Did You Know?
♦ The government evaluates the credit history of prospective PLUS loan borrowers.
♦ The yearly limit on PLUS loans is equal to the student’s cost of attendance minus any other financial aid received.
PLUS loans come in two varieties: 1) Parent PLUS loans are for parents borrowing for the education of dependent undergraduate children enrolled in school at least half time and 2) “Grad PLUS” loans are available for graduate and professional students.
In some cases, parents are divorced or separated and more than one parent wants to borrow a PLUS loan. In this situation, each parent should complete a separate application form. The total amount borrowed by both parents cannot exceed the PLUS loan limit, which is the cost of attendance minus any other aid received by the student.
Unlike Stafford loans, PLUS borrowers are generally required to pass a credit check. Unless the lender determines that extenuating circumstances exist, you will not pass the credit check if you are:
- 90 or more days delinquent on the repayment of a debt (In 2011, the Department of Education expanded the definition of 90 day delinquency to include accounts with a most recent status of “in collections” or “charged off” in the last five years. The Department is likely to propose changes based on discussions at recent rulemaking meetings); or if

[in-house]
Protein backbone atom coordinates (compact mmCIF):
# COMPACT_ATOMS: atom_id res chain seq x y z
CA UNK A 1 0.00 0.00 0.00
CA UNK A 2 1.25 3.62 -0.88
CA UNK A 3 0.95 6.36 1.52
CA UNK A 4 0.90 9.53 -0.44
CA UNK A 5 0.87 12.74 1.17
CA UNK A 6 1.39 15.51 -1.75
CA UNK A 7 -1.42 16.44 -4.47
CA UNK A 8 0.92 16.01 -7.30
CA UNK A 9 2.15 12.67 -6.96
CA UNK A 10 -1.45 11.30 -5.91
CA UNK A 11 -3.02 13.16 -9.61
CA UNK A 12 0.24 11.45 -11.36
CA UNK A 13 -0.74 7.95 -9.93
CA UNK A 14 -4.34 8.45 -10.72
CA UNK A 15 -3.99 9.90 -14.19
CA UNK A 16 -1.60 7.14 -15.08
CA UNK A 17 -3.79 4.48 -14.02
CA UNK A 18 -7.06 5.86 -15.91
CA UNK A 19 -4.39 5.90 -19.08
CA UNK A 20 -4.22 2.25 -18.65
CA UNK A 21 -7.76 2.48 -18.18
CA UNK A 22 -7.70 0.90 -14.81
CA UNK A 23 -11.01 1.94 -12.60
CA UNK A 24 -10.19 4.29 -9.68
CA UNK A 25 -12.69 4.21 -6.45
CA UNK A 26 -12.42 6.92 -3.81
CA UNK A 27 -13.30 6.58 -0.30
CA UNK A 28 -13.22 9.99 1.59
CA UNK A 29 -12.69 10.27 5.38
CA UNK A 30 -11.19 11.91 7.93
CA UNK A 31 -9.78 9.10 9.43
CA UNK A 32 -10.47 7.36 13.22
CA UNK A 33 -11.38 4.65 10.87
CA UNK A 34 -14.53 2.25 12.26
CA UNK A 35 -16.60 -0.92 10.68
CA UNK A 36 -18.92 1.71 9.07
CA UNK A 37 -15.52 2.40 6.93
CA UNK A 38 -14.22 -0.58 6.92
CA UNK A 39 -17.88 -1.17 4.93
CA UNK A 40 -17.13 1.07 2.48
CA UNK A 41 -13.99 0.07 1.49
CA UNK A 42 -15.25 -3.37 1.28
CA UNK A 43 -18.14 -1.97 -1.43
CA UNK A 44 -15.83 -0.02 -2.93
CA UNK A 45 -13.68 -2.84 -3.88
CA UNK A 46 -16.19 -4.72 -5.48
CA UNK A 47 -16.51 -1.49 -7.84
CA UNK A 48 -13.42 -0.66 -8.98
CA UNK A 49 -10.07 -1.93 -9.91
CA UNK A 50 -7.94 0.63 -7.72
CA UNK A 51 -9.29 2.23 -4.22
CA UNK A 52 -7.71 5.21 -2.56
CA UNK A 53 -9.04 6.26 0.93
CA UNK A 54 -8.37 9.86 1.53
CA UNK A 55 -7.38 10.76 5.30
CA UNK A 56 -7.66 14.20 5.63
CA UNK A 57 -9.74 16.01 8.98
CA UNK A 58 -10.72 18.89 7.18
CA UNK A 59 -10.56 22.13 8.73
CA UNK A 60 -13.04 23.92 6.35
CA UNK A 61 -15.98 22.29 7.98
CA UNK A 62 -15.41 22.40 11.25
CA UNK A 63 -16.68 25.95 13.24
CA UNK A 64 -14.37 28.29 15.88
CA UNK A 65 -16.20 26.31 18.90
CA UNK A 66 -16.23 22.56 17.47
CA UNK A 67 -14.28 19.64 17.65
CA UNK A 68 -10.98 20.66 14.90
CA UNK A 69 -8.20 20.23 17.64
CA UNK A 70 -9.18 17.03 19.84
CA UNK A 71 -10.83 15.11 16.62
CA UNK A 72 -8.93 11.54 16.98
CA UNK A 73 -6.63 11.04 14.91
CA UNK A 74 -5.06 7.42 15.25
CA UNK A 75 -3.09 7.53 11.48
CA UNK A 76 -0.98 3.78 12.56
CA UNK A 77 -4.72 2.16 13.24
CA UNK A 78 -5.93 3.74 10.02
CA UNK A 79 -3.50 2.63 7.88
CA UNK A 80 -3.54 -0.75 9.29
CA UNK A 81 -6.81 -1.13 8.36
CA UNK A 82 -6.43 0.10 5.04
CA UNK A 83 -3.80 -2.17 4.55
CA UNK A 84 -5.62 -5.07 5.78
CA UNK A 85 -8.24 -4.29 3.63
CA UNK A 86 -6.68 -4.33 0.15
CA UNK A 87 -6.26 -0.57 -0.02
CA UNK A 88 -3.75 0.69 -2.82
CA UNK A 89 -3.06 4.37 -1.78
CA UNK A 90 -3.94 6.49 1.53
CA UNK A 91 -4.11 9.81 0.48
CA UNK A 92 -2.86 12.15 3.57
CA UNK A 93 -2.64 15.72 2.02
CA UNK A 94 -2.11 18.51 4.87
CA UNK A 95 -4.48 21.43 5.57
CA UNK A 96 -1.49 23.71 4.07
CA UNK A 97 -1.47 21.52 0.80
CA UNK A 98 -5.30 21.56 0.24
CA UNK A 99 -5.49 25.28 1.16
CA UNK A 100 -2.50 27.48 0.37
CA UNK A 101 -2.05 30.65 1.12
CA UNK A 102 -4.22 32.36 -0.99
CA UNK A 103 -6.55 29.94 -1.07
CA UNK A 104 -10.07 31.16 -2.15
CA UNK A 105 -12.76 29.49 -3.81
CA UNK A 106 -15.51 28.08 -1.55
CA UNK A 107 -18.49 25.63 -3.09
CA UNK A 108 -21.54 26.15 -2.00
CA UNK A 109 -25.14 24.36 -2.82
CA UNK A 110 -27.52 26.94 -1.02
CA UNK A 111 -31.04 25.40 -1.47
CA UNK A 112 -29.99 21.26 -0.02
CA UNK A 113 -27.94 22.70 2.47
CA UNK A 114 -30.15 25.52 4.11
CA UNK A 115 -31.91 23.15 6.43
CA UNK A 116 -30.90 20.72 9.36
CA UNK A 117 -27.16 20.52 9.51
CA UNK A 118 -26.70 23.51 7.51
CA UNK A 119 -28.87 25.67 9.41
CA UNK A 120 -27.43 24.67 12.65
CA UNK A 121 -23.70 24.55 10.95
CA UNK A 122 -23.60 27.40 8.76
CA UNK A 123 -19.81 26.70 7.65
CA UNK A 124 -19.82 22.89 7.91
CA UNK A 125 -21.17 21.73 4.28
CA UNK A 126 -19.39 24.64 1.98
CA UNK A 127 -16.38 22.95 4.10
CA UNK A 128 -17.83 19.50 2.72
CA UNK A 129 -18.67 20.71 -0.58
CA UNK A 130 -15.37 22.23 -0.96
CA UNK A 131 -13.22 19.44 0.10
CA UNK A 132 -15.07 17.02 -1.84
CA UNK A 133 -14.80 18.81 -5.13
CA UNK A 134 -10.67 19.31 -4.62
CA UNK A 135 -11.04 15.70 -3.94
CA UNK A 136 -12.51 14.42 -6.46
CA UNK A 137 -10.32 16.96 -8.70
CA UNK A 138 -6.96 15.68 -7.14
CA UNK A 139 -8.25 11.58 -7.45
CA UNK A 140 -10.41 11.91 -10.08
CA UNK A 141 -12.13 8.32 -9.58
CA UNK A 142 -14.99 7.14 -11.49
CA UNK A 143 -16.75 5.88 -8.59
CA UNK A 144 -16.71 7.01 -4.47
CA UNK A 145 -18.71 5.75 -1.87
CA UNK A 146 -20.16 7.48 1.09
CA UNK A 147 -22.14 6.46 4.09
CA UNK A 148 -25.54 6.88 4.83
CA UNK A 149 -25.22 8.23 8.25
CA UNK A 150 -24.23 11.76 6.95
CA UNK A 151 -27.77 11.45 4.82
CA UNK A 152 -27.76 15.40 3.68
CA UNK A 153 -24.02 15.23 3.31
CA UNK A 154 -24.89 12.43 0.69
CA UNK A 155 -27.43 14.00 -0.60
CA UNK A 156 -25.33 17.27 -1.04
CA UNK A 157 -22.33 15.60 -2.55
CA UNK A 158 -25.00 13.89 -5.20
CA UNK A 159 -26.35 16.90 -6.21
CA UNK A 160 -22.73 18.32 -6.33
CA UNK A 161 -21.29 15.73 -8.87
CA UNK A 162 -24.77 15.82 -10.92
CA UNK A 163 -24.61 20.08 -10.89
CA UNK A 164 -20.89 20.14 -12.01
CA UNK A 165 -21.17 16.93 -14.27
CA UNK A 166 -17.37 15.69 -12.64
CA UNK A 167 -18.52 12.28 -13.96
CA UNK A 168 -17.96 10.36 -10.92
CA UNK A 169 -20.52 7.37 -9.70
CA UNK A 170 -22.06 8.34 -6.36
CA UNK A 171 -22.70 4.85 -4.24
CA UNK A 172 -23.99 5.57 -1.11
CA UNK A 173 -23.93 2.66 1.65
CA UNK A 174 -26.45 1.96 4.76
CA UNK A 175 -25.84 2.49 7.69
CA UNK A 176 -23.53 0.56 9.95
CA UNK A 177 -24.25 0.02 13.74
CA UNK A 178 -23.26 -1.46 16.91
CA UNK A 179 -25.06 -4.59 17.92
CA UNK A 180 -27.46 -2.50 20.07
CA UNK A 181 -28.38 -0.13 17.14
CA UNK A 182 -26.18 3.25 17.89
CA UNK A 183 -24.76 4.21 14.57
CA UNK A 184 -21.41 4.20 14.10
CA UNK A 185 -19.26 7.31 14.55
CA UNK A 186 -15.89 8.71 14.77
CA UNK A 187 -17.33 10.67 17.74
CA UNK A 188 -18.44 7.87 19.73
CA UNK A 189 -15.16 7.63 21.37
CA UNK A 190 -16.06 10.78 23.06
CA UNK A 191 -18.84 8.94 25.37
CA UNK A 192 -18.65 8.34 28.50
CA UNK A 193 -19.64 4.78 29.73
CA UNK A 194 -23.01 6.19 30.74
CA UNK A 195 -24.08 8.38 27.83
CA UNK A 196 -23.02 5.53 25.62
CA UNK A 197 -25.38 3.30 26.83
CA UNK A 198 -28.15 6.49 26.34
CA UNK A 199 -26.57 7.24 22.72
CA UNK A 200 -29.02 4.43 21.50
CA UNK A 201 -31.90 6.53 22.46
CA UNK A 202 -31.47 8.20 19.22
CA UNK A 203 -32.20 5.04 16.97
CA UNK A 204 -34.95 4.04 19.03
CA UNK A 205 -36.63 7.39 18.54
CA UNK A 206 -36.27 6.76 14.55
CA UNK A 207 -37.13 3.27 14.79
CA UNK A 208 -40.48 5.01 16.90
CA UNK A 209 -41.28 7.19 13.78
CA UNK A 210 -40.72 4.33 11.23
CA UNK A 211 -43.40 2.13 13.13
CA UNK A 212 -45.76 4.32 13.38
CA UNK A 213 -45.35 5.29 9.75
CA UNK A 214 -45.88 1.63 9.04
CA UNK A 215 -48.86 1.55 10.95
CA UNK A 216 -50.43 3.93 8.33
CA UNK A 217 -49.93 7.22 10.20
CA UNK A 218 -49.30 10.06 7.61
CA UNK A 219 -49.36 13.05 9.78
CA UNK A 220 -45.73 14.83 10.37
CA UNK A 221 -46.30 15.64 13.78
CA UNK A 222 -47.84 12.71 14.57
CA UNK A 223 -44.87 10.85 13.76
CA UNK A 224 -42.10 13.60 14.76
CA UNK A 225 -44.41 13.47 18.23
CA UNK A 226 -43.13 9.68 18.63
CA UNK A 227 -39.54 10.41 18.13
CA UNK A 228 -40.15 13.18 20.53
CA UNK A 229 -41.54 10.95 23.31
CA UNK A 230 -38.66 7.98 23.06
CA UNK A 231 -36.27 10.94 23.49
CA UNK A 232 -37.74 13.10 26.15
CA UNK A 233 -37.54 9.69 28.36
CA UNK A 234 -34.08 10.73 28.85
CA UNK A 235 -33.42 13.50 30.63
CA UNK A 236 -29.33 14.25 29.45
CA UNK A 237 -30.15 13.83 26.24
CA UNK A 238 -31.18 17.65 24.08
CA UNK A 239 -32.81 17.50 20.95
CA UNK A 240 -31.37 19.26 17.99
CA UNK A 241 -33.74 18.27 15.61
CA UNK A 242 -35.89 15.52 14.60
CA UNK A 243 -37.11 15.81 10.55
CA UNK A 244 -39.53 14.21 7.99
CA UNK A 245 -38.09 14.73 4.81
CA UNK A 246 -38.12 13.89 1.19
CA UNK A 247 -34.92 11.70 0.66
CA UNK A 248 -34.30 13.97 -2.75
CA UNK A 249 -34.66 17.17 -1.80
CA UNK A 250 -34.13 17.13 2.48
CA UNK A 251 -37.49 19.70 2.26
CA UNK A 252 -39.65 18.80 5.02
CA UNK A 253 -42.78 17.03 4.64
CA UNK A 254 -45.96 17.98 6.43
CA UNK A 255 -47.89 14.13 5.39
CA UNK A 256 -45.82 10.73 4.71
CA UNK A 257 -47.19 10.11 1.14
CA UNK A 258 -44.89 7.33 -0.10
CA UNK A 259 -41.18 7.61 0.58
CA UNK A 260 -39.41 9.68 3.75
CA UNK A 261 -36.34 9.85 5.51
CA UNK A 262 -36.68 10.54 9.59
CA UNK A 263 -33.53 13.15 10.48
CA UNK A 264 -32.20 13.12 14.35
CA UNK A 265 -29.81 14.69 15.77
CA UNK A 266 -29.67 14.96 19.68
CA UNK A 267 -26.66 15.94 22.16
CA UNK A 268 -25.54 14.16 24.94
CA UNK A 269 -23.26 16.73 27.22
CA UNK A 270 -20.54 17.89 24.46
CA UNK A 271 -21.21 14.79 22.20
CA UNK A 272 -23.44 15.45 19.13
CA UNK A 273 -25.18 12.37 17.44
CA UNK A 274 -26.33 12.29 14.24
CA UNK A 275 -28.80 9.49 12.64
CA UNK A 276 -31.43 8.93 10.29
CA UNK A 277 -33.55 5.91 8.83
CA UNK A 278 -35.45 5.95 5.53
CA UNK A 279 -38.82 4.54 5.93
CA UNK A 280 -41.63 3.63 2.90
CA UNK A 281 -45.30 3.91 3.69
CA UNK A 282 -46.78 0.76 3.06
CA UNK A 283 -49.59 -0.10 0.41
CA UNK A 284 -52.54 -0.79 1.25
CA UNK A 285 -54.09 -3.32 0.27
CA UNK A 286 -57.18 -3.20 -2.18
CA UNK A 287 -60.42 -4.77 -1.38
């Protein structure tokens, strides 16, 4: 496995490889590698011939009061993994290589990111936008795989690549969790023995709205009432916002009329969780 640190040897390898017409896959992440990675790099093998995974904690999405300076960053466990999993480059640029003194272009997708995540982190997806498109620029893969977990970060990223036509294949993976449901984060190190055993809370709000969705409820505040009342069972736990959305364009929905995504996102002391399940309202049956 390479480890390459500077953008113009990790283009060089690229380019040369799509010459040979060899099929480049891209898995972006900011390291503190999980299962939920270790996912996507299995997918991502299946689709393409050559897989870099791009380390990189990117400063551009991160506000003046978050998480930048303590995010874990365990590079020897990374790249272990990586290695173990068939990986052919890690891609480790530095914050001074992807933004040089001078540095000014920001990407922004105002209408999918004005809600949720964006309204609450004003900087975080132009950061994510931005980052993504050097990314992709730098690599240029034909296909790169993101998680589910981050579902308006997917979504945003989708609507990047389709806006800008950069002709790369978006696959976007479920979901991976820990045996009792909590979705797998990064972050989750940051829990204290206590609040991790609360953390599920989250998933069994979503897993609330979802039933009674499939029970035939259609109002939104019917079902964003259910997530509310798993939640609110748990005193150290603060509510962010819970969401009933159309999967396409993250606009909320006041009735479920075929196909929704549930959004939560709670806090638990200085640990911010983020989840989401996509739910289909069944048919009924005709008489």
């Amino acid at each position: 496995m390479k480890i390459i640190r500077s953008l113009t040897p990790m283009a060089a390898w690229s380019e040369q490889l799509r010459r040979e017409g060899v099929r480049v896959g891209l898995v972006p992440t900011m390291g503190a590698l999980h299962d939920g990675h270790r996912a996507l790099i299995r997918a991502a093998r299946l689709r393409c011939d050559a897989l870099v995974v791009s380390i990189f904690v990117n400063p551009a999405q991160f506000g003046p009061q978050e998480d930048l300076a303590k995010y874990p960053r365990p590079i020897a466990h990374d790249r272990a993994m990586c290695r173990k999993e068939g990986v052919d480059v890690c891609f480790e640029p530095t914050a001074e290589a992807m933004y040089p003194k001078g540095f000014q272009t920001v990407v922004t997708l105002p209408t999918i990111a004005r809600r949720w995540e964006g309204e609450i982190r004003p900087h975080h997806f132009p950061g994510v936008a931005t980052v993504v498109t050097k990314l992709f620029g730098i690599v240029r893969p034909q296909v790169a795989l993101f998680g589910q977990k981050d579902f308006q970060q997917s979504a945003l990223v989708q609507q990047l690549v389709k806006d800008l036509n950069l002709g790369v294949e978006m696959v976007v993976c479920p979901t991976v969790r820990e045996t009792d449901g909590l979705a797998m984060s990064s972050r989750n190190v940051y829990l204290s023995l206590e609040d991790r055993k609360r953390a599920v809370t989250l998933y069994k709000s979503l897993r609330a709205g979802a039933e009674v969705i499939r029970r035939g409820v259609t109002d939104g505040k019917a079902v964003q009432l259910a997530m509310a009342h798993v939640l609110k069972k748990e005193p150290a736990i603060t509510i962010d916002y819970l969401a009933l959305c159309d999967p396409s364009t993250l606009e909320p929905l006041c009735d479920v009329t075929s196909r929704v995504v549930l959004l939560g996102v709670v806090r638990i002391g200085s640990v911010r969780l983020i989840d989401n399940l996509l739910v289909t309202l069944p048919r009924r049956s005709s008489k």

- you have been the subject of a default determination, bankruptcy discharge, foreclosure, repossession, tax lien, wage garnishment, or write-off of a federal government student loan debt, during the five years preceding the date of the credit report.
PLUS borrowers with poor credit may still get loans if they can find someone with a better credit history to co-sign. Lenders may have additional discretion to find “extenuating circumstances.” You will get a letter that looks like this if your initial credit check is approved. This letter informs you of a denial due to adverse credit history. The Department also sends letters to PLUS loan applicants who are likely to be approved if they request reconsideration of a denial.
The Department of Education proposed changes to the PLUS loan credit evaluation process in August 2014. Our policy brief highlights the importance of setting ability-to-pay standards for all PLUS loans and ensuring that parent PLUS loan borrowers in particular have access to more flexible repayment options.
Loan Terms, Fees, and Limits
For new PLUS loans issued July 1, 2014 through June 30, 2015, the fixed interest rate is 7.21%.
The fixed rate for older Direct PLUS is 7.9%. Interest rates for PLUS Loans taken out prior to July 1, 2006 are variable and capped at 9%.
There are also origination fees for PLUS loans, currently 4.2%.
There is no specific limit on the amount of PLUS loans a student or parent can borrow. The maximum amount is the cost of attendance minus any other financial aid received.
Parent PLUS loans are not eligible to be repaid under the income-driven repayment plans. However, parent PLUS borrowers can consolidate the PLUS loans and then choose income contingent repayment (ICR) for the new Direct Consolidation loan.